Driving endlessly over the weekend and bored with the six-disc changer, I decided to take in a fair bit of sports talk radio as I dashed across the Midwest on Friday, Saturday and Sunday. And because there's a week off from football, and because talking about actual in-game action is boring, Dwight Howard's obvious displeasure with the way that his Orlando Magic team has been playing recently was a source of quite a bit of fodder. Dwight even said after Friday's embarrassing Magic loss to the Hornets that he wasn't entirely enthused about taking the court with his lethargic Orlando squad after the mid-game break, telling reporters following the game that he "told [his teammates] at halftime, `If you don't want to play, just stay in the locker room, because it don't make sense for a team who we should beat to just demolish us."'
And, to the media, this served as some sort of re-issue of his trade demand, especially considering the fact that the Magic have lost four of five following a promising start to dip down to a 12-8 record. And especially because Howard has continually rejected Orlando's attempts to sign him to a contract extension before he hits the free-agent market this summer. And especially because Dwight Howard is an NBA All-Star, and all NBA All-Stars want to play in New York, Los Angeles and Chicago. Even if this All-Star doesn't want to play in Chicago. And even though the All-Star game is in Orlando this year. And even though some of the biggest names in sports strangely (I'm sorry, Florida) keep summer homes in Orlando.
It can't just be because the Magic have absolutely made a stink of things, of late, with Howard somewhat excluded. This isn't another trade demand. This is, finally, an in-the-moment Howard ripping on the poor play of his teammates. And he's well within his rights to do, even if he's "only" averaging about 20 points and 13 rebounds a contest during this swoon.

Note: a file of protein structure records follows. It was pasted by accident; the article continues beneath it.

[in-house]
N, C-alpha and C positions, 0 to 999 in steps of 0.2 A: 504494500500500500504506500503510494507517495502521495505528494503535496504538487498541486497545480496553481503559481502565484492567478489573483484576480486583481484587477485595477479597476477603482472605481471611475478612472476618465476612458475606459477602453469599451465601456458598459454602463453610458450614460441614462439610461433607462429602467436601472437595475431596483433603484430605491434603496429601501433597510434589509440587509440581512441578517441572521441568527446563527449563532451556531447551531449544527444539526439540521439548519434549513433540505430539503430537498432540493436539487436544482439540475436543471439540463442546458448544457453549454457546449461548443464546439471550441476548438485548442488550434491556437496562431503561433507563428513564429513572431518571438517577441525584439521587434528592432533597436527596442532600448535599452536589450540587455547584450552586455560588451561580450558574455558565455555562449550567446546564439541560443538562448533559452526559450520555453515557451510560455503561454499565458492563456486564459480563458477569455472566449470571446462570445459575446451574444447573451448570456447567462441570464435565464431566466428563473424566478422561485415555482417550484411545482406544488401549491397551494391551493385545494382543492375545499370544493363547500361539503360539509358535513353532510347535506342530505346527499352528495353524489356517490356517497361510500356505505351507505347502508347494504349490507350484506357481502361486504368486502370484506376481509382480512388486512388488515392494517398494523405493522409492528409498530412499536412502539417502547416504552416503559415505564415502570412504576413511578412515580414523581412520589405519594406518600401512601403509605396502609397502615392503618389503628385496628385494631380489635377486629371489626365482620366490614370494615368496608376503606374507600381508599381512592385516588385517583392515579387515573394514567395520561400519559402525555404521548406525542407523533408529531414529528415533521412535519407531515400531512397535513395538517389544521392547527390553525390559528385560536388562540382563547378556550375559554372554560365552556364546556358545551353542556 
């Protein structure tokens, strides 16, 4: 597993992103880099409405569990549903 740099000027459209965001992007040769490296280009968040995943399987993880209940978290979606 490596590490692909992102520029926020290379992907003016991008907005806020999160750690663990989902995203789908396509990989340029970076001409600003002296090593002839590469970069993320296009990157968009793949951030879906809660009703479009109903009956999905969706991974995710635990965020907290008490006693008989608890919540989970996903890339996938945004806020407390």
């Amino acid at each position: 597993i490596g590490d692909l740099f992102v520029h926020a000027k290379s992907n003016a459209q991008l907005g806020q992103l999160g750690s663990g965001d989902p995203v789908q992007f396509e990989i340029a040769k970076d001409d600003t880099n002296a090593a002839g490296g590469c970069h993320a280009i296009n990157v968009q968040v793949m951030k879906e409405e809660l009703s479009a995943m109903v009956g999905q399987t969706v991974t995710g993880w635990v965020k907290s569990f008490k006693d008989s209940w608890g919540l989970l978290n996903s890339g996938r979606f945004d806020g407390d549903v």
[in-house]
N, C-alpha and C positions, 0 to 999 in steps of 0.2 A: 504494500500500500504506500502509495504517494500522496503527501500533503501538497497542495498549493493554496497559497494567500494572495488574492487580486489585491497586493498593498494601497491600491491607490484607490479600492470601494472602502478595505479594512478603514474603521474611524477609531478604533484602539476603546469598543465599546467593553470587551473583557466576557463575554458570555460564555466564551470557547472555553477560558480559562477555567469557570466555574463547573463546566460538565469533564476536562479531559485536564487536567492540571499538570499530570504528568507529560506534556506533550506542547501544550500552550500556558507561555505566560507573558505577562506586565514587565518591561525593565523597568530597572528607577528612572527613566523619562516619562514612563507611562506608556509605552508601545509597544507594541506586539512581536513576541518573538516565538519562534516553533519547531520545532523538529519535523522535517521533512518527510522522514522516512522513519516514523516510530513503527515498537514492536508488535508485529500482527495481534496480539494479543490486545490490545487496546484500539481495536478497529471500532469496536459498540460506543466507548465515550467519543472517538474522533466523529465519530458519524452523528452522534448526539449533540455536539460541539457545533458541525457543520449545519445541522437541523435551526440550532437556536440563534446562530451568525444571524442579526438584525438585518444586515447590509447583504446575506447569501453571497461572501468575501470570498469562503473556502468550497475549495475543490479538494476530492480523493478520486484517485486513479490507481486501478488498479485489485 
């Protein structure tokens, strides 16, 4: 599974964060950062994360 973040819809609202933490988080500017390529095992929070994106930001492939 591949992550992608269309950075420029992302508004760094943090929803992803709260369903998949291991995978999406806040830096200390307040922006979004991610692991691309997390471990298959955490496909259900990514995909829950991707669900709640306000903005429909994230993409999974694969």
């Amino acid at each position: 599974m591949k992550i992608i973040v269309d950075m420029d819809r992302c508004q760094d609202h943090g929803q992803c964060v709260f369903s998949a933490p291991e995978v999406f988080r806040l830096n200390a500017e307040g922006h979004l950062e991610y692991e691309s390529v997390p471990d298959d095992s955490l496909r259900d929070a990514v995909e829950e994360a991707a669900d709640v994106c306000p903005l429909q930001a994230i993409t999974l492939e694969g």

That's not going to stop the callers and radio show gasbags, who act as if Howard's teammates, coaching staff and the Orlando front office had no idea that Dwight would have preferred a trade before Friday's thrashing at the hands of the Hornets. To them, this is some weird way of telling a team he wants out -- even though Dwight has already, y'know, asked out. And actually given his current team a list of new teams to trade him to. That's sort of what happens when you put the football down long enough to see what else is out there.
Once again, Dwight Howard is angry because his team isn't any good. Or, more specific to the last week or so, because his team isn't playing very well. He's angry because he works for perhaps the worst GM in the NBA in Otis Smith, who is paying an average of about $12.5 million a year for the right to employ Jason Richardson and Glen Davis until 2015 mainly because they have names that a sports talk show caller recognizes. He's upset that Jameer Nelson, just three years removed from a fantastic All-Star level season, has regressed to a point where his Player Efficiency Rating rivals that of the terrible Chris Duhon.
He sees no reason to go on with this lot, which is why he wants out. Which is in stark contrast to the promise he saw in the Magic back in July of 2007, when he signed a contract extension with that small-market squad.
That's the point of the trade demand. The point of the frustration? The Magic aren't playing well. Guys in New York and Los Angeles spew the same invective; but it doesn't mean it's the re-issuing of a trade demand.